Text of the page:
Around the globe organizations are
asking for a change in the food supply to
The Foundation seeks to develop a
better understanding of what to do as a
society to promote a healthy lifestyle.
This work is urgent.
In the U.S. alone, 25 million children
are overweight or obese.
$14 billion in direct health care costs.
A Comparison of Research (# of Articles in PubMed) for
Fruits and Vegetables, Soy, and Whole Grains
To forge partnerships with food
and health leaders to develop
evidence-based strategies that
facilitate the development,
delivery, and consumption of
grain-based foods that promote
public health, lower the incidence
of diet-related, chronic disease,
and curb health care costs.
The Foundation is a facilitator of decision
making at a societal level that increases the
availability of affordable, nutrient-rich, grain-
based foods that improve public health and
lower the risk of diet-related, chronic disease.
An Immediate Goal
Impact the National School Lunch Program by integrating school
foodservice programs with the food supply chain to develop and deliver
grain-based foods for school children that meet budgetary constraints and
facilitate nutritious yet balanced energy intake.
Key research ﬁndings from Grains for Health child nutrition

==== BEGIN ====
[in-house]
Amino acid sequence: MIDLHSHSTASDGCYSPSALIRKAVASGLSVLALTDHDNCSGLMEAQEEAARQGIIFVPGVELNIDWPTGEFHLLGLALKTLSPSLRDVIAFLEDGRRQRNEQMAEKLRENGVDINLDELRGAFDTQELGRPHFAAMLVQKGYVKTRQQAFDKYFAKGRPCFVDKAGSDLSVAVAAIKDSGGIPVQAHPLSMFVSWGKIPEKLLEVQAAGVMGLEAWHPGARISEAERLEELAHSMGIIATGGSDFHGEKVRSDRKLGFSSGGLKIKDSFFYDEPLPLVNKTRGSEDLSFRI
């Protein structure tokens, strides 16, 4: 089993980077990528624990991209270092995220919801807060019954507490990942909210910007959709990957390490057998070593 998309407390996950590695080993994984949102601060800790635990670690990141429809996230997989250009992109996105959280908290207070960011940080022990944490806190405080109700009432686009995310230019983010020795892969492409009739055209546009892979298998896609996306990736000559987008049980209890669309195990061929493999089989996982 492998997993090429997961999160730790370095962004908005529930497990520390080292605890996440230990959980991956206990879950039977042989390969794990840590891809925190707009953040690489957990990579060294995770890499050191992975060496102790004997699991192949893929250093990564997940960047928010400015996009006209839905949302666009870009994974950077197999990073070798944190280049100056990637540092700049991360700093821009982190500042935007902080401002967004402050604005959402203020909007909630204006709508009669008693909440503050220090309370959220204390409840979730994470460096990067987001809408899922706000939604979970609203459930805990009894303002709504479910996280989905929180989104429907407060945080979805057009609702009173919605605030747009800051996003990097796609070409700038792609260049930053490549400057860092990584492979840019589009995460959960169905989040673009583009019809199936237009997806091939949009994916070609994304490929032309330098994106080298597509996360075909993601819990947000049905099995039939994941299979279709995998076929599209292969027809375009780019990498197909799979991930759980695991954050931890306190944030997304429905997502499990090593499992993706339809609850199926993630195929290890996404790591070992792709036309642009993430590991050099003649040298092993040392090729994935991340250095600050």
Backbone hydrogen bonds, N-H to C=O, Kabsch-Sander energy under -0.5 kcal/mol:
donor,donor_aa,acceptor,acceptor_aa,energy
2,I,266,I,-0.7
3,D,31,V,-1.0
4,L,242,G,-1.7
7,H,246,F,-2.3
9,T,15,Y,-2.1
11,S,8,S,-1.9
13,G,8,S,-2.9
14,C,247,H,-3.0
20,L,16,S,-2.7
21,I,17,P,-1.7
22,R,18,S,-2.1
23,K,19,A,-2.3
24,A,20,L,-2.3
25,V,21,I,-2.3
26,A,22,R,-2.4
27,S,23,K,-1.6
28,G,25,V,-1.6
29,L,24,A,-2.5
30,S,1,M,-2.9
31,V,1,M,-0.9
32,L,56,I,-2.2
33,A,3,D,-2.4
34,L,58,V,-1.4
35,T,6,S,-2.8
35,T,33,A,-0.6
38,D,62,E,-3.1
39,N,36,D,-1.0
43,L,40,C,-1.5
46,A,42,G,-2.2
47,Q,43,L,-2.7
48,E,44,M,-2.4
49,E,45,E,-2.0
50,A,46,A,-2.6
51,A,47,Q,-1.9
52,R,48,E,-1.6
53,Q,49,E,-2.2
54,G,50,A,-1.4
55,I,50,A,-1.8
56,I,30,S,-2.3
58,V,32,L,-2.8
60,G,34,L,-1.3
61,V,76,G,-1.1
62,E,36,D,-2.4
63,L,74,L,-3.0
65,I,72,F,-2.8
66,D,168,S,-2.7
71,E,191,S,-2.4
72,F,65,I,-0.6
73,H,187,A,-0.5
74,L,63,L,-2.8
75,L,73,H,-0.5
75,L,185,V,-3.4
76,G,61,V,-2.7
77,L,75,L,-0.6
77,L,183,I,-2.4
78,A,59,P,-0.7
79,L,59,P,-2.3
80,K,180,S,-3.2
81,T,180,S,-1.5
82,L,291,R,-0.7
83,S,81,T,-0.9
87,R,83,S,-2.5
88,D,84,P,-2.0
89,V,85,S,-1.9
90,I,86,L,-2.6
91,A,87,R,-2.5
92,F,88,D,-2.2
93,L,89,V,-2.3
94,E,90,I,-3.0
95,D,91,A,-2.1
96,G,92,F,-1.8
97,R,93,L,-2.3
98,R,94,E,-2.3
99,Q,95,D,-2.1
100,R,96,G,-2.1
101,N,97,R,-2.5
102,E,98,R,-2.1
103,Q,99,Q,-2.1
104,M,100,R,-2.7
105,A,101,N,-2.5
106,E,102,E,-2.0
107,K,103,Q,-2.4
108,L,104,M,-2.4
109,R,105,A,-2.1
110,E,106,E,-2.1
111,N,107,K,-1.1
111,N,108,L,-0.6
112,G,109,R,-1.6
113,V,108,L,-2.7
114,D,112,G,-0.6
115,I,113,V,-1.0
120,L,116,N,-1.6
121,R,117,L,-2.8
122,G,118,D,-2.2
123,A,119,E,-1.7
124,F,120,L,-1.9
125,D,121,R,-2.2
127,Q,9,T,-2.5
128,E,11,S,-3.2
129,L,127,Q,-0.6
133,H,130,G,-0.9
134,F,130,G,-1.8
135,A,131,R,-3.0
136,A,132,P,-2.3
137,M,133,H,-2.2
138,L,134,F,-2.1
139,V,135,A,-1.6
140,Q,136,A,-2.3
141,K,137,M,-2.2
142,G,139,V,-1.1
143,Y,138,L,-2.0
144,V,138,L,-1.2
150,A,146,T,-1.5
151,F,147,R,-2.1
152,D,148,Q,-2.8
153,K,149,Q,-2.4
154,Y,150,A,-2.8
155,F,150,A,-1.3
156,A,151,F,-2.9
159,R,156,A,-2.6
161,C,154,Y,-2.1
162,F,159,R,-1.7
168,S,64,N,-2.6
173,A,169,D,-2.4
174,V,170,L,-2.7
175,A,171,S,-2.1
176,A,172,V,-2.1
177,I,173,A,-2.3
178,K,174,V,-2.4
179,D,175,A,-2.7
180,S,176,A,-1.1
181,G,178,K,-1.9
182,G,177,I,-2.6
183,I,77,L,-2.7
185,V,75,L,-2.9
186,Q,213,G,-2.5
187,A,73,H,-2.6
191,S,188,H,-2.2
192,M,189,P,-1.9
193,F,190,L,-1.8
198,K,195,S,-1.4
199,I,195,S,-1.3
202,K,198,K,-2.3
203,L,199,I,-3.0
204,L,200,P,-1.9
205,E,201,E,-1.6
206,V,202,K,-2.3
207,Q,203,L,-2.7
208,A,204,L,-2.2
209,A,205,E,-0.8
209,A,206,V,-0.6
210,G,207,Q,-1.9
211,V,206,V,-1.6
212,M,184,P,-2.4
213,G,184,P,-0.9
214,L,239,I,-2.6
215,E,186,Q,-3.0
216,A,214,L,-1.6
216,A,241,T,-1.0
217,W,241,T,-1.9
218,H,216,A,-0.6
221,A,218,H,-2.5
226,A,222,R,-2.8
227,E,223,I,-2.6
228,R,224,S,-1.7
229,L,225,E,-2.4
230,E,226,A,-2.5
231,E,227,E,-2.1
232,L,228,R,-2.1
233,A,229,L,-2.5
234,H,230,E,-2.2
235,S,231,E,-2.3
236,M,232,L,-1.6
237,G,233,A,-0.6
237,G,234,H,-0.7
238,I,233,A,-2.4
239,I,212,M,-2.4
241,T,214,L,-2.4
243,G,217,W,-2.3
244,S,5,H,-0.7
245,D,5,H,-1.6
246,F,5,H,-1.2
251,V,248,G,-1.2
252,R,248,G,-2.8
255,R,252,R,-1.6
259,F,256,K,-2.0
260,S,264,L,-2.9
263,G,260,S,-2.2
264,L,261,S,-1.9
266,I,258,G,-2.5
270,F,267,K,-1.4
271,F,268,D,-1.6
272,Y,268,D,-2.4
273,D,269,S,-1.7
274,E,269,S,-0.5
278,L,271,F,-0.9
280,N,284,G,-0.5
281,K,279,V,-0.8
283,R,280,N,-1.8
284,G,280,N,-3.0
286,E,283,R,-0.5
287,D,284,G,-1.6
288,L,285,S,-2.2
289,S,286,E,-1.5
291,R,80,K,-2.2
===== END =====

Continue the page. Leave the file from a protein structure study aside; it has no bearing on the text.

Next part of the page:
studies were cited in the IOM’s Oct 2009 report School
Meals: Building Blocks.
This will serve as a basis for child nutrition guidelines in
The next step is for Congress to vote on reauthorization.
Board of Directors Scientiﬁc Advisory Committee
Name Position or Focus Name Organization or Focus
1. Gary Fulcher Chair 1. Beth Arndt ConAgra Foods
2. Len Marquart President 2. Bill Atwell Cargill
3. Steve McCurry Vice-President 3. Mary Ellen Camire AACC Int
4. Ed Welsch Treasurer 4. Gerald F. Combs USDA-ARS
5. Maggi Adamek Secretary 5. Jeff Dahlberg Nat Sorghum Producers
6. Denise Hauge EDIT Intern 6. Jon Faubion KSU
7. Rolando Flores US 7. Eileen Ferruggiaro USDA
8. Alicia DeFrancisco South America 8. Bruce Hamaker Purdue University
9. Jan Delcour EU 9. Rui Hai Liu Cornell University
10. Kaisa Poutanen EU 10. Steve Nelson (Ex-ofﬁcio) AACC Int
11. David Topping Australia 11. Lee Anne Murphy MAHRN
12. Serge-Alain Wandji Africa 12. Adelmo Monsalve Malt-O-Meal
13. Peter Murano Texas A&M University
14. Carol J. Pratt Wheat Foods Council, KS Wheat/
Heartland Plant Innovations
15. Tammy Reichkitzer Kellogg Company
16. Sylvia Rowe SR Strategy
17. Joe Vanderliet Certiﬁed Foods
Updated 11-16-09 18. Kathy Wiemer General Mills
A. Grain Research
B. Institutional Nutrition
C. Developing Communities
A. B. C.
COOPERATIVE ACTION AND EMERGENT BEHAVIOR
FROM A BROAD VISION AND VAST NETWORK
3. Entrepreneurial opportunities
A. Grain Research in food development and delivery
1. Reduction of diet-related •Consumption 3
illness, and in particular
child obesity 1
B. Institutional Communities
2. Novel approaches to feeding people in need
D. Sustainable training
--development of visionary leaders who can manage issue-based research opportunities
A. GRAIN RESEARCH
DEVELOPMENT --substantiate health beneﬁts of whole-
grain foods and their components.
DELIVERY --investigate effects of current production,
handling, processing, and delivery systems on the